Regards,

    -Jonathan[/QUOTE]

    No. There are hunky Dominicans running the gyms here.

    imho

  4. #4
    engineerfg
    Guest

    Default

    American Income Stream ->
    - if you could CLEAR $500/month in the USA (after expenses), you'd be making the same as an entry level dentist or 2 security guards here. Which is probably middle class. you could live okay, by not buying any imported products ie. forget stella artois or even tostados.


    Banking System Here ->
    - banks here are safe. scotiabank is a Canadian bank (although admittedly their operation here is a local subsidiary). they pay reasonable interests on bankers acceptances and term deposits. so you don't have to worry about your savings being looted by some gangster.


    Exercise Physiology ->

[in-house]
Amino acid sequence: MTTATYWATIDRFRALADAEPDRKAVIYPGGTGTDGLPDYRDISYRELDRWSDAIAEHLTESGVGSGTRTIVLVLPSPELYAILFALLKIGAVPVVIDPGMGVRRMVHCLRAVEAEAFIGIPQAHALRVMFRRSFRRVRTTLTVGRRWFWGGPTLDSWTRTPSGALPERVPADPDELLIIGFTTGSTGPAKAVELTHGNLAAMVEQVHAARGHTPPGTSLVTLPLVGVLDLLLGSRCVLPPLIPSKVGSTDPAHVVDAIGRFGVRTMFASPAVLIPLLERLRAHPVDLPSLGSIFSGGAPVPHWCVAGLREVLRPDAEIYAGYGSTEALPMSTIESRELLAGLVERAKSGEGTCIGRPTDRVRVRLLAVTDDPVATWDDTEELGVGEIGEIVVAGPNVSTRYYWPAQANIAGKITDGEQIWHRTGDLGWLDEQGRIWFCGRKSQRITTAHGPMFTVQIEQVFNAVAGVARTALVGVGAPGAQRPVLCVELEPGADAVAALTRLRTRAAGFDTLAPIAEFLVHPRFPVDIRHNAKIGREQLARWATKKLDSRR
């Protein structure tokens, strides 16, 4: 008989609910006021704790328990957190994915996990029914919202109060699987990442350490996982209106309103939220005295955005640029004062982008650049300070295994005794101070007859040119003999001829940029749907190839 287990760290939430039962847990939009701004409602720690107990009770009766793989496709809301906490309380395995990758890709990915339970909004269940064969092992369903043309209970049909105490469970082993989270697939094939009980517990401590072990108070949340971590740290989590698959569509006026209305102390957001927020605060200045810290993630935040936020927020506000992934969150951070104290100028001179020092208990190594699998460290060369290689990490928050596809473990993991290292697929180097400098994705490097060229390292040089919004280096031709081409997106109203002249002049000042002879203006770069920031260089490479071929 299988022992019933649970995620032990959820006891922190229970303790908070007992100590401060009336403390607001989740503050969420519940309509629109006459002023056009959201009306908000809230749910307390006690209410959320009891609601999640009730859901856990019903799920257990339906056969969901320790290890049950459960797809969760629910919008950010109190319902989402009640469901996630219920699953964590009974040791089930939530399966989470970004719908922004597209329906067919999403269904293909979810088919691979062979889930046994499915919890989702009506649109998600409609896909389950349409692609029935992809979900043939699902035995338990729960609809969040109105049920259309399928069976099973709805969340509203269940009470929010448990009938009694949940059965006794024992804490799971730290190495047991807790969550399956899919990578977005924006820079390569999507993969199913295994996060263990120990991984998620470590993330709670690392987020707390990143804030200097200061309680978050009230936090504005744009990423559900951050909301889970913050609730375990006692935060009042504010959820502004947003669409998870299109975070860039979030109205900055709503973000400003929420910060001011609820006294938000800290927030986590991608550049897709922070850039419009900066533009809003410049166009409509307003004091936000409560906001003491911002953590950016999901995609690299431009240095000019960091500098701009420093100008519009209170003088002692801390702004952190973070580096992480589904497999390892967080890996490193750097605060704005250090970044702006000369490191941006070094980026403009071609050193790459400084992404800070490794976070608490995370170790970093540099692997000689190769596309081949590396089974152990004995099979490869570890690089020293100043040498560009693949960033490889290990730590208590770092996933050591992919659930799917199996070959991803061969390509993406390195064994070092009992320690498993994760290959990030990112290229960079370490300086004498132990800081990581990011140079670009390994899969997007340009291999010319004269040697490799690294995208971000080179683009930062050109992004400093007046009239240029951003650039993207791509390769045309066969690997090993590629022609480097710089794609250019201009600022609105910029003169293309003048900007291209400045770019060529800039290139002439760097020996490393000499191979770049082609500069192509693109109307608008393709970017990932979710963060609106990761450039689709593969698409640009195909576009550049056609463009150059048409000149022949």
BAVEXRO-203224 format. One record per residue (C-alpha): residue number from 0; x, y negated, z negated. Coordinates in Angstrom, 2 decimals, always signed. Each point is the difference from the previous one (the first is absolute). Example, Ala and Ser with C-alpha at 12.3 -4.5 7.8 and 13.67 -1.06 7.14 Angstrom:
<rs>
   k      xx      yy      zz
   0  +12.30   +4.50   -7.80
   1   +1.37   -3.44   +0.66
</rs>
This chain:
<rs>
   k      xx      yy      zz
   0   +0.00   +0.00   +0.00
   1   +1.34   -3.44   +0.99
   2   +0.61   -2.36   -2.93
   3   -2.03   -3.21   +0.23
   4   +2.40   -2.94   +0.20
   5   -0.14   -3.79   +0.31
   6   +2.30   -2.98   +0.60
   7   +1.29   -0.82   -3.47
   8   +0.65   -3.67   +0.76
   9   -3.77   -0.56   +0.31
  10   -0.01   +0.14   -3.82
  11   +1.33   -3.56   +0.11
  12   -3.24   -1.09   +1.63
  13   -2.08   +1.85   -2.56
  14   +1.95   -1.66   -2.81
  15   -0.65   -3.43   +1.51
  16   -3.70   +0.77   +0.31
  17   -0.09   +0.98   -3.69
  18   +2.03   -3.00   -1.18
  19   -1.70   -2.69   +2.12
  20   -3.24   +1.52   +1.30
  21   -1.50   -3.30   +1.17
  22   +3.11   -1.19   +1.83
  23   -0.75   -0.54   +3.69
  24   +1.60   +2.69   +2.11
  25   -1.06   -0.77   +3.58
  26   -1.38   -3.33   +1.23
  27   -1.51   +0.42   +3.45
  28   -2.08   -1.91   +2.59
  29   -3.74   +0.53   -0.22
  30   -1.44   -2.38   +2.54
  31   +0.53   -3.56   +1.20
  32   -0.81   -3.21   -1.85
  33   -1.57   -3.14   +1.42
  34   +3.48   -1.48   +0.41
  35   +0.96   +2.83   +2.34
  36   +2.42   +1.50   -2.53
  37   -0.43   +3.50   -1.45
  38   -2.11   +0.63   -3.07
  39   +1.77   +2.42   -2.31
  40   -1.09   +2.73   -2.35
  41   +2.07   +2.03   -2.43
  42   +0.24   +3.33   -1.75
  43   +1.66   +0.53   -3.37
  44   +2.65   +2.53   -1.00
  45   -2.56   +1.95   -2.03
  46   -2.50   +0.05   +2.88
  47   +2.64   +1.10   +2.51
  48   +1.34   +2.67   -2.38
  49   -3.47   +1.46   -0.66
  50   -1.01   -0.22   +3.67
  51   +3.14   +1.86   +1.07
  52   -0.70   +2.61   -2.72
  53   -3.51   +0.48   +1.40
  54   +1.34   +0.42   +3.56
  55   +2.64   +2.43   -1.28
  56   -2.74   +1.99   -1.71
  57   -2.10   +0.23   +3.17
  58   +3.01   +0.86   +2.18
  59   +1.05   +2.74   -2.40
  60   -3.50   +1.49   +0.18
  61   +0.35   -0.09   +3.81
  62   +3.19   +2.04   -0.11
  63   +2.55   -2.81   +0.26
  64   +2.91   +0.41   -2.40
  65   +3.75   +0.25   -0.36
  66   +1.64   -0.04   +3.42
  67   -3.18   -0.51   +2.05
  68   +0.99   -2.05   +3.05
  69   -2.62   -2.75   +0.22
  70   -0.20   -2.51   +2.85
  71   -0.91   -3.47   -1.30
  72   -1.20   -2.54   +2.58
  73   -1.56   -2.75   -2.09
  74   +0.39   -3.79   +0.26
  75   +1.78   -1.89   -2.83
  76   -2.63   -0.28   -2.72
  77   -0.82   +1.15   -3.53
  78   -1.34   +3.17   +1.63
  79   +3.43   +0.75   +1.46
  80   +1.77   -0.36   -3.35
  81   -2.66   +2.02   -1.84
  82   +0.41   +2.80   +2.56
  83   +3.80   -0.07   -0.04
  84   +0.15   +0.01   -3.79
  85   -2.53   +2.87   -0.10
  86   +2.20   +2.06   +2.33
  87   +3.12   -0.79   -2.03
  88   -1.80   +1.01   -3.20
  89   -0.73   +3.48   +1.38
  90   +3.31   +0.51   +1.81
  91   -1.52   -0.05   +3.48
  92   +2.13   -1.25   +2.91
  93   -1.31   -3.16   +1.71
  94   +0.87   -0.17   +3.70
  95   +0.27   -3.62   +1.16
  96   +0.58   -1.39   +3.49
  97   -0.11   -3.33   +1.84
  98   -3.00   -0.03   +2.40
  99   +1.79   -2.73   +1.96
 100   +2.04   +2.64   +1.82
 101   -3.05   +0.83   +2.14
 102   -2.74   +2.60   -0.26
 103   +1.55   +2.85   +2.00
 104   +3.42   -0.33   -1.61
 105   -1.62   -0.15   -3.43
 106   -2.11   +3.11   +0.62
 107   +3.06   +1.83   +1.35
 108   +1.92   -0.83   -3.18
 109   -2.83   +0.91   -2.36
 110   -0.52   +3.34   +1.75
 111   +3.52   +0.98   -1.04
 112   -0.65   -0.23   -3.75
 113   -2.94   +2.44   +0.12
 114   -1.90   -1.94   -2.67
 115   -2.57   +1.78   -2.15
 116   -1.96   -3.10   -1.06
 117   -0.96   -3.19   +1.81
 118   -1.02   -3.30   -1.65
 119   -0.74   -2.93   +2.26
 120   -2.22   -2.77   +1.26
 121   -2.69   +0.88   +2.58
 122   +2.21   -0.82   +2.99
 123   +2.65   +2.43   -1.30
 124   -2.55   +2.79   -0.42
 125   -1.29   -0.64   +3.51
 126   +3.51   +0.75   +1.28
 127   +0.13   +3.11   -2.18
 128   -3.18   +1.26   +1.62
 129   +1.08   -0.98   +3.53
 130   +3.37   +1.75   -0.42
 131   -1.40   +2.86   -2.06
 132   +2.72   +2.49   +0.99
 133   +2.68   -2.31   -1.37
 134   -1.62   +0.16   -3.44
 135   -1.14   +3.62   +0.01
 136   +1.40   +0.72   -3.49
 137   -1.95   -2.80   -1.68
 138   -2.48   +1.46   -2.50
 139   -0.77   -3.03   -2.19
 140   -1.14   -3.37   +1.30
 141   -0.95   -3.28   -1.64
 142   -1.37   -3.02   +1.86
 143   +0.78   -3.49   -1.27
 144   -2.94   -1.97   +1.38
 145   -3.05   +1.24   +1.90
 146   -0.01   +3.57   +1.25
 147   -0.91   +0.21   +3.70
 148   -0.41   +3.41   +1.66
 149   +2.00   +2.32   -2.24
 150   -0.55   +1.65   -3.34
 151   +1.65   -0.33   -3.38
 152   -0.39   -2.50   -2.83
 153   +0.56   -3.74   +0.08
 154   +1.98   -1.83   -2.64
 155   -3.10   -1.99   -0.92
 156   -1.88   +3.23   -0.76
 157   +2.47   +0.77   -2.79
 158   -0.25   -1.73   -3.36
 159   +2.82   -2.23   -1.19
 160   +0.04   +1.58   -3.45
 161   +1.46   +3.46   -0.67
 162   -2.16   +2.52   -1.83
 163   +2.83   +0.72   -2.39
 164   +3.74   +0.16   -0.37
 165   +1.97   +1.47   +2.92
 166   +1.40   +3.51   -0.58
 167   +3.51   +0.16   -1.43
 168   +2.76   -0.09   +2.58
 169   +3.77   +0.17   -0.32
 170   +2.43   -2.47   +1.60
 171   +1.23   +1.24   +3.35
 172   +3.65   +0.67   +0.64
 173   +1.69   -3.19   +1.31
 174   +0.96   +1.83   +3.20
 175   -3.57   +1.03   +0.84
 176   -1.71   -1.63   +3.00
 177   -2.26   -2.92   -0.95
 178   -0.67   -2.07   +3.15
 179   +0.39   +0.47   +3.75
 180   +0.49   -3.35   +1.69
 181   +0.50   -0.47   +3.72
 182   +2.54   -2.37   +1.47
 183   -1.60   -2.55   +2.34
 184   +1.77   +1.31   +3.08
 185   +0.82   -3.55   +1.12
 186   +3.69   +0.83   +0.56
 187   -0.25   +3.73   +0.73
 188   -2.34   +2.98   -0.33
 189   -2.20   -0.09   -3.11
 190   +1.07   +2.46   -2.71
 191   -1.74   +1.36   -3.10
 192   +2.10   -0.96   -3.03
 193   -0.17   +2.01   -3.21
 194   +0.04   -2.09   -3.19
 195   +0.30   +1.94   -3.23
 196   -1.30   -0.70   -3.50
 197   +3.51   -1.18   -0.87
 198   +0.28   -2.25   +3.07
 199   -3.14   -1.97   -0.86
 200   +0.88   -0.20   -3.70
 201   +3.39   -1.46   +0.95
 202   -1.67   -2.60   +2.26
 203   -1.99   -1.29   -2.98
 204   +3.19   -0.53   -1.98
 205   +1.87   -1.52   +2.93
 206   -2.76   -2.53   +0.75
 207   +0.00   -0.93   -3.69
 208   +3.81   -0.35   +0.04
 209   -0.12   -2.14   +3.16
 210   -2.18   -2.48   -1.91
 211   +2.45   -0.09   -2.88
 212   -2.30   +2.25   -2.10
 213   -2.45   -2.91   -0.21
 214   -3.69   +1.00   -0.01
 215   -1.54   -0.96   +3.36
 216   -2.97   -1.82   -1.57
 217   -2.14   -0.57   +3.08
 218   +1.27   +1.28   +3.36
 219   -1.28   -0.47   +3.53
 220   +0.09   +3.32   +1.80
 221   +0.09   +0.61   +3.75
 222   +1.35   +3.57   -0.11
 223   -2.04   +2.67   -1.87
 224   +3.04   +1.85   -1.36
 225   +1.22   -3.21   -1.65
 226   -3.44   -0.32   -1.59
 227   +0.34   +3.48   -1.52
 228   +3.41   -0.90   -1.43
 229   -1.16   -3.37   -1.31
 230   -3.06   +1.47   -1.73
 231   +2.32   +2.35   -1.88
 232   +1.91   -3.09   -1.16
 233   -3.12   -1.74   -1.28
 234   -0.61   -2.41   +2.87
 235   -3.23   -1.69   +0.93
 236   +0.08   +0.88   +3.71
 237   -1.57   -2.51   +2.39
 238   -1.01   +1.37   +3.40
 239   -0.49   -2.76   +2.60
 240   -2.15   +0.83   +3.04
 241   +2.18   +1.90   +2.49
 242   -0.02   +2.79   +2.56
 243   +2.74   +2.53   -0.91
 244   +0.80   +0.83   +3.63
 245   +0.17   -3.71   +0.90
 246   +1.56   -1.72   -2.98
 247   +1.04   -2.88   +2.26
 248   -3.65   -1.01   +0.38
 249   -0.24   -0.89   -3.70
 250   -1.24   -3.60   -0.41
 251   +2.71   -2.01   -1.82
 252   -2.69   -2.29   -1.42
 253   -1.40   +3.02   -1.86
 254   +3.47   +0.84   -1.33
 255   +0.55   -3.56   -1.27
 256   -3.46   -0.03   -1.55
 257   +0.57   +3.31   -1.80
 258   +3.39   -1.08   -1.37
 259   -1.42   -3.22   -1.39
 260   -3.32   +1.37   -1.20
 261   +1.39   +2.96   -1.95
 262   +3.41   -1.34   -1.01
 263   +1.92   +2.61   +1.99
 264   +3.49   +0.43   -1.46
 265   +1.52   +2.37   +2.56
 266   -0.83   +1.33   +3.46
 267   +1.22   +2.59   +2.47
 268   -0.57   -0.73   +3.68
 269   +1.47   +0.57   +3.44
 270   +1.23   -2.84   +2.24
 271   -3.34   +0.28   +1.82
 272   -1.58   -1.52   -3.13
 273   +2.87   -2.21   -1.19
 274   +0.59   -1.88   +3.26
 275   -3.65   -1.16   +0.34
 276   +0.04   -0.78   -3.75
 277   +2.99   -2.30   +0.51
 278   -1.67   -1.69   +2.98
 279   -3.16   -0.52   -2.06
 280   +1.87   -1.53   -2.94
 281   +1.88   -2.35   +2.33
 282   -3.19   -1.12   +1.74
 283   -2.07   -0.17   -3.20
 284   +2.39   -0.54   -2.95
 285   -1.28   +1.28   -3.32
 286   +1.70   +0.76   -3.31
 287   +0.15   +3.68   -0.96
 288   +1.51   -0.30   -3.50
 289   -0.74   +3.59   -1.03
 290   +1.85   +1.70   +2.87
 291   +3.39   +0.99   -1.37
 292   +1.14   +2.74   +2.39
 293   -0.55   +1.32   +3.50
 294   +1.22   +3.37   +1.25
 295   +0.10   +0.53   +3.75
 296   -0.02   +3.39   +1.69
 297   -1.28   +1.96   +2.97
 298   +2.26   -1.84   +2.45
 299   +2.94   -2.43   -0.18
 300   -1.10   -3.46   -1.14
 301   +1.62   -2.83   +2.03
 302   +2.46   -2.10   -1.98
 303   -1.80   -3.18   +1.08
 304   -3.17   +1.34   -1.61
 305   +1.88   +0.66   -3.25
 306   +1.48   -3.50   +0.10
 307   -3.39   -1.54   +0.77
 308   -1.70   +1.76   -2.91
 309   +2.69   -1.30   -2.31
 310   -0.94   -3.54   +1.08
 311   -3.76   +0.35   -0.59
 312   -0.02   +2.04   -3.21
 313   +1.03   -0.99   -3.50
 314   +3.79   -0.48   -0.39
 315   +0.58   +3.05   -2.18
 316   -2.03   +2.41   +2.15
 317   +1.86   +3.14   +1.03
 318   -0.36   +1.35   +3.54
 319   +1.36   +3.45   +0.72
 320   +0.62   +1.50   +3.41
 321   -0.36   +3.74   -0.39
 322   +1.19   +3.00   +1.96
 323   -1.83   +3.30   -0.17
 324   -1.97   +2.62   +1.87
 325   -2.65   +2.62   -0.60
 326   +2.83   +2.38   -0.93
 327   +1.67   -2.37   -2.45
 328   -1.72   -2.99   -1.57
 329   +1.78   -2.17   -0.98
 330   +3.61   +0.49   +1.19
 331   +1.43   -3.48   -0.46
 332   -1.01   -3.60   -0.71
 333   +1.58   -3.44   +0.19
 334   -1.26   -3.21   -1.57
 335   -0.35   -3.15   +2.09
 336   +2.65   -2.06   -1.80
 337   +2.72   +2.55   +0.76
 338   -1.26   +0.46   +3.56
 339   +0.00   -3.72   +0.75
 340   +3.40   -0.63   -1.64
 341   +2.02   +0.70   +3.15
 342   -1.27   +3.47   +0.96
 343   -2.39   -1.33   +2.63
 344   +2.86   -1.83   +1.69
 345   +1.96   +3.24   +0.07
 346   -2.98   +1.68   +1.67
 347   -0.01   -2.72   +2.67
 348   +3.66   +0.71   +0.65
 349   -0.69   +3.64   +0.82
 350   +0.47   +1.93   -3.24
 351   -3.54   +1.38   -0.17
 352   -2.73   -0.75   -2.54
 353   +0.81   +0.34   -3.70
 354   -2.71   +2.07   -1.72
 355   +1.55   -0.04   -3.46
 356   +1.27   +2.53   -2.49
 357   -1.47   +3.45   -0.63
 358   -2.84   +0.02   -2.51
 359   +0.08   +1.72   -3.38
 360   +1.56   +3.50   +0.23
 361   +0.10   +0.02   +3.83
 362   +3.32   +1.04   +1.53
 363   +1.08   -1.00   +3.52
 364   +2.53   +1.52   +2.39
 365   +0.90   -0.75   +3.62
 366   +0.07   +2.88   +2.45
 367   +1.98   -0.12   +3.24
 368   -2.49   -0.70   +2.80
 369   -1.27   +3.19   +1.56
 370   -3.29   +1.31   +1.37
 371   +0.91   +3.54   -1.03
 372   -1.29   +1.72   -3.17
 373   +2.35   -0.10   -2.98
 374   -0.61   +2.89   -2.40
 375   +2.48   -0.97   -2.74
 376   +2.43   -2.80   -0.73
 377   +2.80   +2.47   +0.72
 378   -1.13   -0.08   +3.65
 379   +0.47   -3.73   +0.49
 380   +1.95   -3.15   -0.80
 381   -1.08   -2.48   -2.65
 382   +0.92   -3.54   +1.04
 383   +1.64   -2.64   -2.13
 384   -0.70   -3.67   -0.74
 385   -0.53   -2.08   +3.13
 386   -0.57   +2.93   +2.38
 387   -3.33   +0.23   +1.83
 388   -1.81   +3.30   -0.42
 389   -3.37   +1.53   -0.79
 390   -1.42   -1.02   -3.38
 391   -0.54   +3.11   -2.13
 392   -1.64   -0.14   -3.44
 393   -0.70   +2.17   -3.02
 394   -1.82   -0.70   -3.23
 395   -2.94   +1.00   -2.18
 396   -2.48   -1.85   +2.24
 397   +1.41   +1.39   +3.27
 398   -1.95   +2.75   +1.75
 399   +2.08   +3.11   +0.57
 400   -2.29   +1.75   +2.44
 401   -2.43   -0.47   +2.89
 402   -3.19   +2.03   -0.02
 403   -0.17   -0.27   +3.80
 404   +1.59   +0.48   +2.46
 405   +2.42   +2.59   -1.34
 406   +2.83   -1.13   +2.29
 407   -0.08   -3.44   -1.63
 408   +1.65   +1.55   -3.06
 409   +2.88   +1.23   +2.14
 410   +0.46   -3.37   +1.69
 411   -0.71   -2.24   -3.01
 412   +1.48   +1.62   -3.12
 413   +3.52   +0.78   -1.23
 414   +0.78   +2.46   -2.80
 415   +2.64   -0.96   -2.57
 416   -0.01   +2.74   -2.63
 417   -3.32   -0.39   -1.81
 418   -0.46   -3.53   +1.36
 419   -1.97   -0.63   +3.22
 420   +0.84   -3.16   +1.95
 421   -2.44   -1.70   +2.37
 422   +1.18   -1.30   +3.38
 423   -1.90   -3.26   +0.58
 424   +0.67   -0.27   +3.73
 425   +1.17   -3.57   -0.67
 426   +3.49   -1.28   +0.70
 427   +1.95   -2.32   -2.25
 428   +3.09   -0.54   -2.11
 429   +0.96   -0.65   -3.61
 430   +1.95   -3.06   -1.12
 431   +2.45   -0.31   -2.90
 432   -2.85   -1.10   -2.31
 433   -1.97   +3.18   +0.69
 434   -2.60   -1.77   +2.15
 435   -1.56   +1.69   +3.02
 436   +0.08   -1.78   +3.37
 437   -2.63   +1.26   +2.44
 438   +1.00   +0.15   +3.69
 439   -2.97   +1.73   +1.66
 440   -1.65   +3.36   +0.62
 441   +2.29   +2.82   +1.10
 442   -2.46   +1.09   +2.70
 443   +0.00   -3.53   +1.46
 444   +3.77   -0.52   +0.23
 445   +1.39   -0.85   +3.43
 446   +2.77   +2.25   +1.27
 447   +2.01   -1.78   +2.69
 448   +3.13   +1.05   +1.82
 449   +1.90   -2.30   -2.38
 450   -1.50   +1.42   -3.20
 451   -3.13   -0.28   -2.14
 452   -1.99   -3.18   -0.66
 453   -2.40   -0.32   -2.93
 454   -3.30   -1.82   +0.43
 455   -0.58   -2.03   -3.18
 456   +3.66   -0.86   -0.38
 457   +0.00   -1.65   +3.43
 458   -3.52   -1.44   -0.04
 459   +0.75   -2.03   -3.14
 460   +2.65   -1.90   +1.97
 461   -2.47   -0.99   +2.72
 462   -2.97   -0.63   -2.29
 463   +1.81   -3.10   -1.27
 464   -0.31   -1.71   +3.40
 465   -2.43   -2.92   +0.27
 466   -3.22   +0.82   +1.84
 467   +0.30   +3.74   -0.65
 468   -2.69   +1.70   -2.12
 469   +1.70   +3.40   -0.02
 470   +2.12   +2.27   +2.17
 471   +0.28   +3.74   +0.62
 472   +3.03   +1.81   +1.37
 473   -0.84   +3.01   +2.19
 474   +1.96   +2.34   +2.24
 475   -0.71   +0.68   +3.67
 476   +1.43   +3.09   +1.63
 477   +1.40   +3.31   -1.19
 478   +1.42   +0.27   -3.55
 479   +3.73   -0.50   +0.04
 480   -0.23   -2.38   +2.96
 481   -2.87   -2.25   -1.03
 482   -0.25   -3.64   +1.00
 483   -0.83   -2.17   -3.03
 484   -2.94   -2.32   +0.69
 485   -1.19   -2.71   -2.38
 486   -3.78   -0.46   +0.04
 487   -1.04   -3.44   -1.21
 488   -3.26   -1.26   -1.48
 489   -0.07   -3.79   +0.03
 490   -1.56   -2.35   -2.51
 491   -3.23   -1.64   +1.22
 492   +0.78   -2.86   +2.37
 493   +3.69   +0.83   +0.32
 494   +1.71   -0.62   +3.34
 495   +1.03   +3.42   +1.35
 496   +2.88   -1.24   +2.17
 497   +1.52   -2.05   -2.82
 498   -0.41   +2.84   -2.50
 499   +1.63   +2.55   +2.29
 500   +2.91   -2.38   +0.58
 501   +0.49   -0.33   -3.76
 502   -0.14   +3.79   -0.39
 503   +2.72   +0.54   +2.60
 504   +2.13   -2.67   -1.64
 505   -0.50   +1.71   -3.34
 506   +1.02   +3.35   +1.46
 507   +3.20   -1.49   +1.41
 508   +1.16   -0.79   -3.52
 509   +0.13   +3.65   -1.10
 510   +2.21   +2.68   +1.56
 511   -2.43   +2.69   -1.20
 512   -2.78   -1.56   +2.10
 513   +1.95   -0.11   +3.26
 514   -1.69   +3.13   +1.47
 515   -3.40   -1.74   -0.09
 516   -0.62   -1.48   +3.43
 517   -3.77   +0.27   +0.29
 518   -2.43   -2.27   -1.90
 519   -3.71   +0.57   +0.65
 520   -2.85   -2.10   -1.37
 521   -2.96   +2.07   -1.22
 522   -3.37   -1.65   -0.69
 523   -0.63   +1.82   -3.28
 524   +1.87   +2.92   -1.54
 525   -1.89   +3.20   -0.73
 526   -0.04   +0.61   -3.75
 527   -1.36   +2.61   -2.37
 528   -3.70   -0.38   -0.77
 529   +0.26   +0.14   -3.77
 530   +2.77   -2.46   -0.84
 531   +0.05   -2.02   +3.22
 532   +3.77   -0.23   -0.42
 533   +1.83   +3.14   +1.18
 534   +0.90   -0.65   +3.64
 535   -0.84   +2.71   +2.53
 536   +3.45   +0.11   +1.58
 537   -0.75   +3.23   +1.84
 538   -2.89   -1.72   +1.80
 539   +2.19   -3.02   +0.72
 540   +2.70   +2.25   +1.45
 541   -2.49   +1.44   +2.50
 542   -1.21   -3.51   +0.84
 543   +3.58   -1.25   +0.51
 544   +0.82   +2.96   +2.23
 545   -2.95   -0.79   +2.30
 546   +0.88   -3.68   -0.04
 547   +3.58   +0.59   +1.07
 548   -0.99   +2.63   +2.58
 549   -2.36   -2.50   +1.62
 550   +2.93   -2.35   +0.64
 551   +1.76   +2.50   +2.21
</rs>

- to be honest, my experience here about health and lifestyle is that locals aren't too educated about matters related to fitness and health (not to the level that Americans or Canadians are). To give you an example, my friend is a dentist here and tells me many many times local rich people show up to the office demanding to get their teeth bleached/whitenned, and they're not too bothered that they have cavities - if it doesn't hurt, they don't want to spend the money to fix it.


    - having said that, I can tell you that even still, people do buy gym passes - usually at fitness facilities like at hotels. I'm paying the equivalent of 800 pesos a month for a 6 month contract at a local hotel. I get in and get out either to swim, hit the weights, or warm up on the bikes before running at the park. Whereas the locals it seems come to socialize, chat, make fun of each others bellies, hit on women at the pool, have a beer at the pool etc.... so again, the culture is totally different than back home. So when planning your business plan, keep in mind that the gym here is much more social than the gym back home which is about results.